Wednesday, April 6, 2016

A Ride to Fear

               “Shh,” the boy hissed. The sharp noise contrasted over the singing crickets that dotted the grass field. He sunk to the ground with a crouch lower than before and whipped his head to look behind him. “Can you guys make any more noise?”
                “And shushing helps a lot, doesn’t it?” A teenage girl crawled forward with an annoyed glance to the leading boy. “Where’s the bus, Liam?”
                “Over there.” Liam motioned with his head to a building that stood ominous under the dark sky. “Just around that corner.”
                “Look, I’m just going to head back.” Liam and Margaret turned to the voice behind them. “You guys have fun with the reward money.”
                “Get down, idiot!” Liam grabbed a hold of the smaller boy’s arm and pulled downward. As the teenager fell to the ground with a grunt, the warmth of a whisper tickled his ear.
“We should have known better than to bring you out, Alfie. But if you get caught, we all do.” Liam’s eyes wandered from the face to the building plagued with peeling paint and cracked wooden boards. “Besides, I want to buy the new microphone with the money.”
“Then hurry up!” Liam and Alfie lifted their gaze to see Margaret padding toward the building, her black hair swinging like a large pendulum. With a quick glance to the other, the boys rose to their feet and began to follow suit.
“If you guys hadn’t fooled around back there, we would have caught her in the act already.” Margaret greeted the boys that alighted by her side as she peered past the corner of the building to the bus that stood alone. Her slender hand disappeared into a small pocket swinging by her side only to reappear with a disposable camera.
The dark object gleamed in the moon light. Liam smiled and the object that swung from her hand reflected in the teenager’s black eyes. “Perfect.”
Alfie stepped away, doubt ridden over his face. “It’s only a rumor that the bus driver sells that stuff at night. You don’t know it’s true. And why a stupid old bus, of all places?”
“Well, that’s what we’re going to find out. And you’re going to be out of two thousand dollars while Maggie and I cash in.” Liam held out his hand and Margaret handed the camera over with a flourish. “Be useful and shut your trap.”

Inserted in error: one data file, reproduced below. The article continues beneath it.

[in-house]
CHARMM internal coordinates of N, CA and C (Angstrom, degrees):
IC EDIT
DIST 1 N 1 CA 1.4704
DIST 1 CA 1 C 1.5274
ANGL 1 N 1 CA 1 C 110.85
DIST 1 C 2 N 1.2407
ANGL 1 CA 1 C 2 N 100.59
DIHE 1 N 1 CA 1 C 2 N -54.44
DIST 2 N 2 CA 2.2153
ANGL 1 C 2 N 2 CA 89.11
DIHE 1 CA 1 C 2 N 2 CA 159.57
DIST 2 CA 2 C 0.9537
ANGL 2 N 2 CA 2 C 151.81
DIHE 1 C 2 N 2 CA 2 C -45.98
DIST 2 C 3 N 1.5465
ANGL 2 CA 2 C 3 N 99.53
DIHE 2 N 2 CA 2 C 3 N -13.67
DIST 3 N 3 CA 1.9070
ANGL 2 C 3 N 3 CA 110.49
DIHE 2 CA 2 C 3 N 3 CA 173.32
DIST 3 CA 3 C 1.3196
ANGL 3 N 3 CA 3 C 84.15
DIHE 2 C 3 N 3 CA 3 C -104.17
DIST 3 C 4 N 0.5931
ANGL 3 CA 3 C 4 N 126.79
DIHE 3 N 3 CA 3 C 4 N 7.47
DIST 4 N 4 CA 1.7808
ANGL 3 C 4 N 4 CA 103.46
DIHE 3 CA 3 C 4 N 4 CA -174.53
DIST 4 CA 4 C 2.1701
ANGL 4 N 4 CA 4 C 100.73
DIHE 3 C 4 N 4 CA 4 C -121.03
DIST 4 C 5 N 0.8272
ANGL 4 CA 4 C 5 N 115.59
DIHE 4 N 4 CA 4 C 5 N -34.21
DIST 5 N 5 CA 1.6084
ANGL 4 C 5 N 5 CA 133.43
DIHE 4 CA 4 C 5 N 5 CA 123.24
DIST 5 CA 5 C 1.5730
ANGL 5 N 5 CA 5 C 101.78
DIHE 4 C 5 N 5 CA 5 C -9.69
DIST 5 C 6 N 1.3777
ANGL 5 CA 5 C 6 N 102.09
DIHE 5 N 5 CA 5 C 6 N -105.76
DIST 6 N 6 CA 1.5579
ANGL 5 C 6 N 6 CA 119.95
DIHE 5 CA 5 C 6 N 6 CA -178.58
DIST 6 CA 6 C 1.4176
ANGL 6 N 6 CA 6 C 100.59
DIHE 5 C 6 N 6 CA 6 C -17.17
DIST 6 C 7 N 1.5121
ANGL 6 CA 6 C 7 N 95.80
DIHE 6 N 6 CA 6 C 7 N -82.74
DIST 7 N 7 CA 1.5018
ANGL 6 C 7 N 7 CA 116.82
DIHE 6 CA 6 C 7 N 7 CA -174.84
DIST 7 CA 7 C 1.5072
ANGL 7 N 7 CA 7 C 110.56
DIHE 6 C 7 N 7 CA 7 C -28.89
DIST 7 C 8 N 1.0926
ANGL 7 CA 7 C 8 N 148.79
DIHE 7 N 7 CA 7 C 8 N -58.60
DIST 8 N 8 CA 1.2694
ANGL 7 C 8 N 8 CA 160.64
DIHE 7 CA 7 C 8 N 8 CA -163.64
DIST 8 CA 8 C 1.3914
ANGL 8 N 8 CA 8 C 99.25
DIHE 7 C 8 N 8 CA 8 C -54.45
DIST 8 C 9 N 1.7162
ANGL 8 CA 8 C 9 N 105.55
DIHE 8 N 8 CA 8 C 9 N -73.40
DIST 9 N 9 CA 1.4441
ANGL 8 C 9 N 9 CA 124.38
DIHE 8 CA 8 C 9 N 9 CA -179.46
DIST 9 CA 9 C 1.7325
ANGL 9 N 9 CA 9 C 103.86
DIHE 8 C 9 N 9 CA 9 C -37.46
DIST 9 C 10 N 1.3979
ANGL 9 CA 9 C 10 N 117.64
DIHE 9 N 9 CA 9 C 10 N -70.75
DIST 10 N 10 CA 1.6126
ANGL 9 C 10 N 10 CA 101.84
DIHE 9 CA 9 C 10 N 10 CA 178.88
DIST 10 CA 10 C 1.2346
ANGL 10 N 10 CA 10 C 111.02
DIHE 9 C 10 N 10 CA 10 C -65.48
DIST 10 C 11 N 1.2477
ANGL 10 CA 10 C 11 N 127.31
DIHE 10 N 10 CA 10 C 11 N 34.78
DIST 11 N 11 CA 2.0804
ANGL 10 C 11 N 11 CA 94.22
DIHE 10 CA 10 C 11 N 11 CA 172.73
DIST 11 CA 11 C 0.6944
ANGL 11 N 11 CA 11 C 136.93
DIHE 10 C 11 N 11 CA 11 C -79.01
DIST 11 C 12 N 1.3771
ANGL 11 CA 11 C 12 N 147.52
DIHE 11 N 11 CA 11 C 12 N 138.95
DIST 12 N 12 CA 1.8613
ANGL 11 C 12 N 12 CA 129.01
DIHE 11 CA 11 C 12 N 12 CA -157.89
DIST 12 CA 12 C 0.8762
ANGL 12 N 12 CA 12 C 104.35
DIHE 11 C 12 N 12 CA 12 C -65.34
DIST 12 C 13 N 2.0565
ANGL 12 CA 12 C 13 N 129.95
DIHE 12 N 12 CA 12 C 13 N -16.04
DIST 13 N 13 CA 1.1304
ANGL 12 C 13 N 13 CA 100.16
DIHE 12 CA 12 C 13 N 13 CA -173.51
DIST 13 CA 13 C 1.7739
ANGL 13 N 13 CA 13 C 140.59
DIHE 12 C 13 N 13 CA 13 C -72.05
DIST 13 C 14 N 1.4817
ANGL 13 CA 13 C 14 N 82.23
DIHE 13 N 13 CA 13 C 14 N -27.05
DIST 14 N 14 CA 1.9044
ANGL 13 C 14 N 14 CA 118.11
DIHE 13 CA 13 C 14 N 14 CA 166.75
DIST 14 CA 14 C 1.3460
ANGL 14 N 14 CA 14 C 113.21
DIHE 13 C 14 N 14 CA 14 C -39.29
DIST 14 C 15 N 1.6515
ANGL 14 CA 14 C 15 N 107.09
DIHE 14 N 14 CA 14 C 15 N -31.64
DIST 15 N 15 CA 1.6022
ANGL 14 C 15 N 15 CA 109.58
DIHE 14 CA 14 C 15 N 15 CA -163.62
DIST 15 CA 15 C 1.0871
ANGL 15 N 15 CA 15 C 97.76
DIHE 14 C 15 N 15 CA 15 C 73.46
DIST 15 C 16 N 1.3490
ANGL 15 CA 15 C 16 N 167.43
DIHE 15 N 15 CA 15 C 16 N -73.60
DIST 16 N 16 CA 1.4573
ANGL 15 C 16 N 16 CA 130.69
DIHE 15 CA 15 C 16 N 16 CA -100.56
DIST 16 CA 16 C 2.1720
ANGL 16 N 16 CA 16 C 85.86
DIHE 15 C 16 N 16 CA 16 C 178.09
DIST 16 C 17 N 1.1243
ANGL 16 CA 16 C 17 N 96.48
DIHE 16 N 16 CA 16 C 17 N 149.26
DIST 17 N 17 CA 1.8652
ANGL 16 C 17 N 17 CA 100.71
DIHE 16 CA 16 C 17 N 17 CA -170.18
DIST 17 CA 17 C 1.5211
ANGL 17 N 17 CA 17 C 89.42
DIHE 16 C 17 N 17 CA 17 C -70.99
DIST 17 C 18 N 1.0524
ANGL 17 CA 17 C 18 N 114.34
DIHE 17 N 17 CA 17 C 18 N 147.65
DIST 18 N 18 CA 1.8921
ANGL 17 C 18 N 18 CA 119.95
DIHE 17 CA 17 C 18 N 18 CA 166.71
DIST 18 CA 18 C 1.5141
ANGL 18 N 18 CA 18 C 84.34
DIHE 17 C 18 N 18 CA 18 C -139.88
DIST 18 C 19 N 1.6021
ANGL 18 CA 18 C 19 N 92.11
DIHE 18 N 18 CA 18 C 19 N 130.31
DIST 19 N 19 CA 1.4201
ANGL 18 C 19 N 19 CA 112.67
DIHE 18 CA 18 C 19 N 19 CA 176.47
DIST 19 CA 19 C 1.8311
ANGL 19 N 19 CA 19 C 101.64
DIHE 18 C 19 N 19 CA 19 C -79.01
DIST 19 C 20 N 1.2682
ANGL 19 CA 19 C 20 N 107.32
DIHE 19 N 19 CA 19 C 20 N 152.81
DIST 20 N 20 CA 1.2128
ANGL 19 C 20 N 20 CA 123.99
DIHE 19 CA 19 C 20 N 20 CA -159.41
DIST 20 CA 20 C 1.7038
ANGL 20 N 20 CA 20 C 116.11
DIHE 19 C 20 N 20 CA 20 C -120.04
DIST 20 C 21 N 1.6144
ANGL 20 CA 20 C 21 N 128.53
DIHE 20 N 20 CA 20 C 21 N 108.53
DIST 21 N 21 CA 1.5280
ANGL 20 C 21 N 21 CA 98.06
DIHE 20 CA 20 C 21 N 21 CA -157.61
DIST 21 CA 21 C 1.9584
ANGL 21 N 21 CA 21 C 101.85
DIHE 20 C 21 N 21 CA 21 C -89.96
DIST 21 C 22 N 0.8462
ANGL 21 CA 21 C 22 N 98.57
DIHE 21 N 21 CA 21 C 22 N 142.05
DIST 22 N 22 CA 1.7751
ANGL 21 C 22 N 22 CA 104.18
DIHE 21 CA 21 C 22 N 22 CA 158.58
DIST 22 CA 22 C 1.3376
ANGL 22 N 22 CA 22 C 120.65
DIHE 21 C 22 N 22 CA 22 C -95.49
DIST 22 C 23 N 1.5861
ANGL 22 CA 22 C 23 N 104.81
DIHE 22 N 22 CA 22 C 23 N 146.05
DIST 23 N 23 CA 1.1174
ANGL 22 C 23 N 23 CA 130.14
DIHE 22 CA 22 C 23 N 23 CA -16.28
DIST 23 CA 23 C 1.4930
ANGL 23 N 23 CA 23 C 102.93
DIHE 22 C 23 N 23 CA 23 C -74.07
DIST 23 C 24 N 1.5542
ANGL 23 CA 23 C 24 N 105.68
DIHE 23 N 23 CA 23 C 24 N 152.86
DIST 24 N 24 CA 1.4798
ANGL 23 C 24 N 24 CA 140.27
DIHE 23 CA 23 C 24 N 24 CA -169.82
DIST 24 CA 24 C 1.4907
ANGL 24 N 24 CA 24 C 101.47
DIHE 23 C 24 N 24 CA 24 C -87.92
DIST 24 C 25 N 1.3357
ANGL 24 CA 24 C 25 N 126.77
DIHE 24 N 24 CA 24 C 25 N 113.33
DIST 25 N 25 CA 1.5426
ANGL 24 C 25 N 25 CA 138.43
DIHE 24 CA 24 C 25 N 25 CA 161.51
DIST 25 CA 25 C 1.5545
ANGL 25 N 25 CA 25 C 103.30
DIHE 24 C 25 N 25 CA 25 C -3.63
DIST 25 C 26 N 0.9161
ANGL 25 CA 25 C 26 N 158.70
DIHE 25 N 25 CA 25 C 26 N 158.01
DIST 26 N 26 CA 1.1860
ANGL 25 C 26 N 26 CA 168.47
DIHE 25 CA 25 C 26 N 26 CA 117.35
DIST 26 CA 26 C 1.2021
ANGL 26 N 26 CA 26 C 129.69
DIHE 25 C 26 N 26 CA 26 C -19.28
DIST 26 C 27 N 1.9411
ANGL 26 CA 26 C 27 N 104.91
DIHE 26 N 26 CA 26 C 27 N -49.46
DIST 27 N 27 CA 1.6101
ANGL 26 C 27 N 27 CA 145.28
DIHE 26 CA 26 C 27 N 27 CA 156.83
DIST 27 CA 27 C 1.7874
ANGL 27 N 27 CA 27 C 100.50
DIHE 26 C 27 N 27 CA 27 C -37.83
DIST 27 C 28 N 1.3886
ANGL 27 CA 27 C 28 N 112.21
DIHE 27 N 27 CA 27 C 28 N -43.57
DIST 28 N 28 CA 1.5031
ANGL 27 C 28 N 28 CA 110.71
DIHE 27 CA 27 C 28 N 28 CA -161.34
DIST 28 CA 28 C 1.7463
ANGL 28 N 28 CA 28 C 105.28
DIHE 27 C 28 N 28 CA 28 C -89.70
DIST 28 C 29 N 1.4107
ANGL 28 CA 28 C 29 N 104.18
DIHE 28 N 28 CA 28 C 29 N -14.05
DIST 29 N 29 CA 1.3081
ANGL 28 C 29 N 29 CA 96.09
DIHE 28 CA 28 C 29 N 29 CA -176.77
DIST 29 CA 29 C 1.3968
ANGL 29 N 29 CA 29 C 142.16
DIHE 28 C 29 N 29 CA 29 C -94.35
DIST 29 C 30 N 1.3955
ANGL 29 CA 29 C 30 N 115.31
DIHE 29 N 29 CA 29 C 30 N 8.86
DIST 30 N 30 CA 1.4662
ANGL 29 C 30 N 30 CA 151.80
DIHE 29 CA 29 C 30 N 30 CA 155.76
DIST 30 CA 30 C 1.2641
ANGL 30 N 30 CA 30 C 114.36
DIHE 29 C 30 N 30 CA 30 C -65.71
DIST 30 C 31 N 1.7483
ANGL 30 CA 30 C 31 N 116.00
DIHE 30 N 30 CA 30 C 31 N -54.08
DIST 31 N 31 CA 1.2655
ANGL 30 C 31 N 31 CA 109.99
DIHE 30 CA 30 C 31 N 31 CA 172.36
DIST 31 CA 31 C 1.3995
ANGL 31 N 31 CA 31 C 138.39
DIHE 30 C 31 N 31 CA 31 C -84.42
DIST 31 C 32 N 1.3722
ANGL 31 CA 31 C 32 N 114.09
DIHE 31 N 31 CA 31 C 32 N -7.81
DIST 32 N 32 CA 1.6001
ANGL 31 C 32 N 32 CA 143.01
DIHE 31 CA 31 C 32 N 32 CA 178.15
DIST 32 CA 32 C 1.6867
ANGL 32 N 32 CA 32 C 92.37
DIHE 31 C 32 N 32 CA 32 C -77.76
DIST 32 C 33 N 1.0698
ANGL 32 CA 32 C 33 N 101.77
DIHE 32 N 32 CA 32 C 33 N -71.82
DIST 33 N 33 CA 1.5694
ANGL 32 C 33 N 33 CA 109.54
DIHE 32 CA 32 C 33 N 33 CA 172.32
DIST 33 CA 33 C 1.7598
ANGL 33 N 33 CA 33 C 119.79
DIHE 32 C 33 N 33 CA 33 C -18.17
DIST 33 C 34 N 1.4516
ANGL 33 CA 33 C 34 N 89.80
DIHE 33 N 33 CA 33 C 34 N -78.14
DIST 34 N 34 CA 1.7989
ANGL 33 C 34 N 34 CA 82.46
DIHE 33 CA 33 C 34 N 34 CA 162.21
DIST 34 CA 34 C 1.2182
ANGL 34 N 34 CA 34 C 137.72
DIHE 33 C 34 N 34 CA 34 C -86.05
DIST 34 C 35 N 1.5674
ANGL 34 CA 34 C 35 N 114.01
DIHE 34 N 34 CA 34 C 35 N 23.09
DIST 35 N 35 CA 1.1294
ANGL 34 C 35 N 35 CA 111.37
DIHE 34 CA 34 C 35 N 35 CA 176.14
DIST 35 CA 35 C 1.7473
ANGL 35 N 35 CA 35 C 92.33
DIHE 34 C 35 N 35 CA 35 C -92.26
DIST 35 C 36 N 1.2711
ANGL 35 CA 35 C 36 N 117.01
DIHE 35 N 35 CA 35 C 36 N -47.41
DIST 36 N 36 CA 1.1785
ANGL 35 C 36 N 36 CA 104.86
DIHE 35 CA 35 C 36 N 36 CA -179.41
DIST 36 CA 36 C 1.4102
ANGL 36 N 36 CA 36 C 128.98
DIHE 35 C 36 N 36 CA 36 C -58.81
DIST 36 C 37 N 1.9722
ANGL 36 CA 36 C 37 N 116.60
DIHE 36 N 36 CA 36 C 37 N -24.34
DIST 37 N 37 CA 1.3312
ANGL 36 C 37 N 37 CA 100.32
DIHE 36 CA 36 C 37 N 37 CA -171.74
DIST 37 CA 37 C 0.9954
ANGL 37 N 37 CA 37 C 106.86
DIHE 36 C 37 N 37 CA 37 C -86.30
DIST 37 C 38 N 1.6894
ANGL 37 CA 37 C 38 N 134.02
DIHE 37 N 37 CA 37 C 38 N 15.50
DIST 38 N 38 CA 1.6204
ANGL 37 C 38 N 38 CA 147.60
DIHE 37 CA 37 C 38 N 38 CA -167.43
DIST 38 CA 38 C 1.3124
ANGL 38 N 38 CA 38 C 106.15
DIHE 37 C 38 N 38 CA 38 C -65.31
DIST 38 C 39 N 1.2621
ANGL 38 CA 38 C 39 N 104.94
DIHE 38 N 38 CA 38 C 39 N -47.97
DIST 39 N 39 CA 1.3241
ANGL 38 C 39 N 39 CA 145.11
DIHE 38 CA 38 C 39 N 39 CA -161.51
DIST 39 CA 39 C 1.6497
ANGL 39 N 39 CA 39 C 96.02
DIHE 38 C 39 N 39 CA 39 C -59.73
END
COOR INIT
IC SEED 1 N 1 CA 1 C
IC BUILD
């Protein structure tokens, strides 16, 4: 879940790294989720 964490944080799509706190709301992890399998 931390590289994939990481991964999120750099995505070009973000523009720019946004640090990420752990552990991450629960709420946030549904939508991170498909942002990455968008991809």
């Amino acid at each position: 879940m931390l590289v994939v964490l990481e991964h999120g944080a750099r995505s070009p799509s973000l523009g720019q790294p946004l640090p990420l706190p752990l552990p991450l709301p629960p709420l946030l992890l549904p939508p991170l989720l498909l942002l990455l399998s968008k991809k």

Margaret and Liam lapsed into silence, scanning the area with perceptive eyes. Without a warning, they took slow and careful steps toward the dull yellow bus that stood twenty feet away. With a last glance around, Alfie sighed and followed, cautious to step on only wet mud that muffled his footsteps.
“Have your finger on the shutter.” Alfie heard Margaret’s murmur feet ahead of him. “We go up the stairs as quiet as we can, take the picture, then hide behind the building first, okay?”
“Got it.” Liam’s eyes ran over the length of the bus that now towered over them. He regarded Margaret with a quivering finger over his mouth, before giving the same gesture to Alfie behind him. A soft clicking was heard as he wrapped his fingers on the device and stepped forward.
The group made their way around the front of the old run-down bus in a soundless manner. The young eyes were fixed on the expansive windshield that reflected the darkness in the sky.
The three paused in front of the bus steps. The folding transparent door gaped wide open. Margaret reached to tug on Liam’s jacket sleeve in warning. Alfie couldn’t help but notice fright in the larger boy’s eyes as he nodded. Soon, he tensed and alighted on the first step. After a breathless moment that proved the action was silent, the boy climbed the rest of the steps and immediately turned to peer down the hallway of the bus.
A brilliant flash illuminated the ceiling and walls inside the bus. A sharp snapping sound was followed by a whirring. Alfie squinted and barely made out Liam’s figure visibly slumped as he lowered the camera to his side again. “No one’s in here,” the voice called from inside. A dull thudding could be heard as footsteps began to retreat further inward and the boy disappeared.
“That can’t be right.” With a growl, Margaret leaped two steps at a time and sailed inside. She followed Liam to the far back of the bus. When she neared the end, she hopped on to a seat and observed as he huddled underneath the seating. “See anything, Liam?”
“Not a single thing here,” said the stifled reply.
“Maybe Alfie’s right, no one was ever here.” A sharp thudding sound began to be heard, echoing across the bus in a strange rhythm. Margaret sighed, pulling herself higher from her seat. “Shut up, Alfie! Don’t rub it in our faces.”
                “That kid’s always making trouble.” Liam rolled his eyes before straightening up with a grunt. “Maybe they—“
                A larger thud slammed into the bus, bigger than the taps from before. Liam whipped his head to the front of the bus with a growl. “Alfie!”
                Margaret and Liam spun in time to see Alfie frozen to the spot he was standing with wide eyes. They followed his gaze to a bus seat near the front of the entrance where he had stopped.
                His eyes rose from the green seating to the duo. “The noise. It isn’t me.”
                “What?” Mark gave an incredulous look to the boy. Near him, Margaret stared in silence at the frozen boy.
Suddenly, a lurch wracked the bus. The teenagers were tossed into nearby seats as the vehicle became plagued with a powerful jittering.
“What the hell is that?” Margaret screeched. The sound of fingernails scratching over green leather resounded as she fought for a better grip.
Alfie’s shout pierced through the air. “It’s coming from the bus seat!”
All eyes turned to the single bus seat that Alfie had stared at as his hands gripped a nearby rail.

The sound of ripping fabric pierced the air.

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